Refinery margins in the Atlantic Basin saw mixed movement in July, while US margins recorded solid gains
as crack spreads for all products increased due to healthy domestic demand. Margins in Europe weakened
in response to product oversupply, limited export opportunities and higher feedstock costs. Meanwhile,
margins strengthened in Asia, supported by healthy seasonal demand.
US product crack spreads improved during July despite higher WTI prices m-o-m. Total gasoline demand
continued to increase to reach around 9.7 mb/d, based on preliminary weekly data, to the highest level of
total consumption seen in 2017. Additionally, middle distillate demand strengthened, supporting a rise in
margins. US Gulf refinery margins for WTI crude gained more than $2/b versus the previous month’s levels
to average around $10.06/b during July, with refinery utilization rates reaching as high as 93.5%.
Product markets in Europe showed mixed performance during July, with the top and bottom of the barrel
weakening due to regional oversupply amid limited export opportunities, as well as higher feedstock values
m-o-m. The refinery margin for Brent crude in Northwest Europe (NWE) saw a marginal decline of $0.4/b
versus the previous month to average $7.6/b. Further losses in margins were avoided by the strong gains
exhibited by the middle of the barrel on the back of a healthy demand and increased exports.
Asian product markets exhibited improvements across all products with the exception of fuel oil. Strong
seasonal demand and reduced stocks levels supported margins. Refining margins for Oman increased by
$1.0/b to $9.3/b in July from a month earlier.
Refinery utilisation in the US averaged around 93.5% in July, corresponding to 17.26 mb/d or around
130 tb/d higher than a month earlier. On a y-o-y basis, this translated into an increase in throughput by
around 0.56 mb/d, primarily as a result of higher demand for gasoline and middle distillates in 2Q17 and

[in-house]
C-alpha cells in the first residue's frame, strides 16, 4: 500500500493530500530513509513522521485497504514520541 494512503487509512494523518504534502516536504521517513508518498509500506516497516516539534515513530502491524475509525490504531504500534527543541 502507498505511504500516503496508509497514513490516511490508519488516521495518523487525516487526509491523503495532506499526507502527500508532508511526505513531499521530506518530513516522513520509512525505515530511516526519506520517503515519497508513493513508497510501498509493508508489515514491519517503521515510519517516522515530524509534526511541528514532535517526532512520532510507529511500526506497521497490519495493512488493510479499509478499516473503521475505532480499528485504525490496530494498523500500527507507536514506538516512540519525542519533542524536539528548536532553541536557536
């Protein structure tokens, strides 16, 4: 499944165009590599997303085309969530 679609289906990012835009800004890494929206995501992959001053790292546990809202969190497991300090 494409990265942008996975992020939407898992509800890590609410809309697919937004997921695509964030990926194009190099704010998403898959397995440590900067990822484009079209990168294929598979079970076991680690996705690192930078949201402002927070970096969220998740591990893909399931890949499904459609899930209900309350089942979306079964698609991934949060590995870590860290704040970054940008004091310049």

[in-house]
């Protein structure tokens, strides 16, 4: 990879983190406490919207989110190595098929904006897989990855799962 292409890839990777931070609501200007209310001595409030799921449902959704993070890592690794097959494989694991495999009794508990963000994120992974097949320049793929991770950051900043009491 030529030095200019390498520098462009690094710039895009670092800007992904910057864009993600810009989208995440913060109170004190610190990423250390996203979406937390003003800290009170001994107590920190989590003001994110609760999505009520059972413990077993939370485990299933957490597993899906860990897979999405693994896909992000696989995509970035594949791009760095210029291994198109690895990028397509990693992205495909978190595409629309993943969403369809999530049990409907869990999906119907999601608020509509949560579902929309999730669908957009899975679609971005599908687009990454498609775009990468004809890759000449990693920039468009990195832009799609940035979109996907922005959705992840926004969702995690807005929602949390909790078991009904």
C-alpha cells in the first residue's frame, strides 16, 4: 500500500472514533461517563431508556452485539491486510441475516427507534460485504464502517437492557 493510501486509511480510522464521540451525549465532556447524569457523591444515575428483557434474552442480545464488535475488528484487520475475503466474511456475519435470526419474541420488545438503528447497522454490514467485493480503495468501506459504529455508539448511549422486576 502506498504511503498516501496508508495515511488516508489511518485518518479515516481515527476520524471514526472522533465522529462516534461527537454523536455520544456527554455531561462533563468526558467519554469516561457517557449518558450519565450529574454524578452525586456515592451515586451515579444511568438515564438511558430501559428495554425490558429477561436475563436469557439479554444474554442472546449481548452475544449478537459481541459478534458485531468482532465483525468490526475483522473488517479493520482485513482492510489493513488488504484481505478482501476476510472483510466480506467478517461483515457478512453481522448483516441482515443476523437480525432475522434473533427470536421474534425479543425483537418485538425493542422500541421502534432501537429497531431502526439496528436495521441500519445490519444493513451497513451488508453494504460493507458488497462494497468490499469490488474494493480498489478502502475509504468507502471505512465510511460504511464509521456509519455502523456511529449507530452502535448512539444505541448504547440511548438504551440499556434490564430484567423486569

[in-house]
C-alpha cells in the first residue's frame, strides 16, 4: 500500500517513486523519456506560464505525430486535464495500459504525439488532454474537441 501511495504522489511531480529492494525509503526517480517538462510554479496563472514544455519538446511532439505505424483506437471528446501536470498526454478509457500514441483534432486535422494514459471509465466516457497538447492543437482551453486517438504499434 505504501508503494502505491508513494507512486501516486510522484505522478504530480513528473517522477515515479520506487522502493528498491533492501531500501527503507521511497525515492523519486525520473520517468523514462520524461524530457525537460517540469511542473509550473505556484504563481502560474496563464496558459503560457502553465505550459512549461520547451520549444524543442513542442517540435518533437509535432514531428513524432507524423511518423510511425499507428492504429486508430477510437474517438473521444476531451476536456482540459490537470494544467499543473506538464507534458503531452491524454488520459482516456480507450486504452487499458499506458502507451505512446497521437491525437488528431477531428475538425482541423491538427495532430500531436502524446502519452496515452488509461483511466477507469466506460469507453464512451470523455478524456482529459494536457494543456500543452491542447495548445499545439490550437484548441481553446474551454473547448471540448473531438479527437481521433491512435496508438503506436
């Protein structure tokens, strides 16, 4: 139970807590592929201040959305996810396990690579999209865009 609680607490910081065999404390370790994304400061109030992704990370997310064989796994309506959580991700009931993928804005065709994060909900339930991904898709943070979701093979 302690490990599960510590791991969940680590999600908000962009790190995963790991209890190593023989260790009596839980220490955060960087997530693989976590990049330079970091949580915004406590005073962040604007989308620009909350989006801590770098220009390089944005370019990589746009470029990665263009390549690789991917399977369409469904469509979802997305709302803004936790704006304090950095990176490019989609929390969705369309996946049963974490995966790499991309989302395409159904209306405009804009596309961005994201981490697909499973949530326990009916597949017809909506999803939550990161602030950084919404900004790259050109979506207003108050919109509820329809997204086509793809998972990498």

higher import requirements from Latin America, despite higher m-o-m feedstock prices. The traditional
slowdown in maintenance activities in 3Q16 was also evident in July’s refinery maintenance data. Refinery
turnaround volumes shrank to around 243 tb/d in July, some 380 tb/d lower than the previous month’s
recorded level, and are expected to decrease further in August 2017.
Preliminary estimates for Europe show that average refinery runs recorded 91.6% of capacity in July,
corresponding to a throughput of 10.6 mb/d, which was 150 tb/d higher than in the previous month. Since
April, runs have been increasing in Europe as refineries complete their maintenance programmes and rampup
operations. July saw a sharp decline in maintenance activities m-o-m from 805 tb/d in June 2017 to 340
tb/d in July. This despite some shut-in production towards the end of the month as Hellenic’s 100 tb/d Elefsis
refinery in Greece extended its maintenance programme, Portugal’s 220-tb/d Porto refinery reduced
production due to a workers’ strike and a fire shut in production at Shell’s 410 tb/d Pernis refinery.
In Asia, refinery utilization rates increased sharply, especially in Japan, following the end of the maintenance
season. Refinery runs in Singapore for June averaged around 89.5%, up 4 percentage points (pp) compared
with the previous month. Meanwhile, Japanese throughputs averaged 89.9% of capacity, 9.3 pp higher than
the previous month, as some refineries returned from maintenance. However, refinery runs in China declined
by 260 tb/d in July in line with seasonal patterns after reaching a record level of around 11.2 mb/d in June.
Throughput is significantly higher y-o-y, up by as much as 270 tb/d.
The grade 93 unleaded gasoline crack spread gained more than $2/b compared with the previous month’s
level to average $24.26/b in July. The main factor supporting healthier gasoline crack spreads in July is solid
demand for gasoline during the summer driving season supporting total gasoline consumption, which
reached around 9.7 mb/d in July, approximately 130 tb/d higher than that for June and more than 110 tb/d
higher than that for July 2016. Second, declining gasoline inventory levels, which fell for six consecutive
weeks starting from mid-June, led to nationwide stock levels of around 10 mb/d lower than those witnessed
in July 2016. Finally, outages in Mexico and Europe also contributed to the rise in gasoline crack spreads.
The US Gulf Coast gasoil crack averaged around $9.6/b for middle distillates, adding more than $2/b from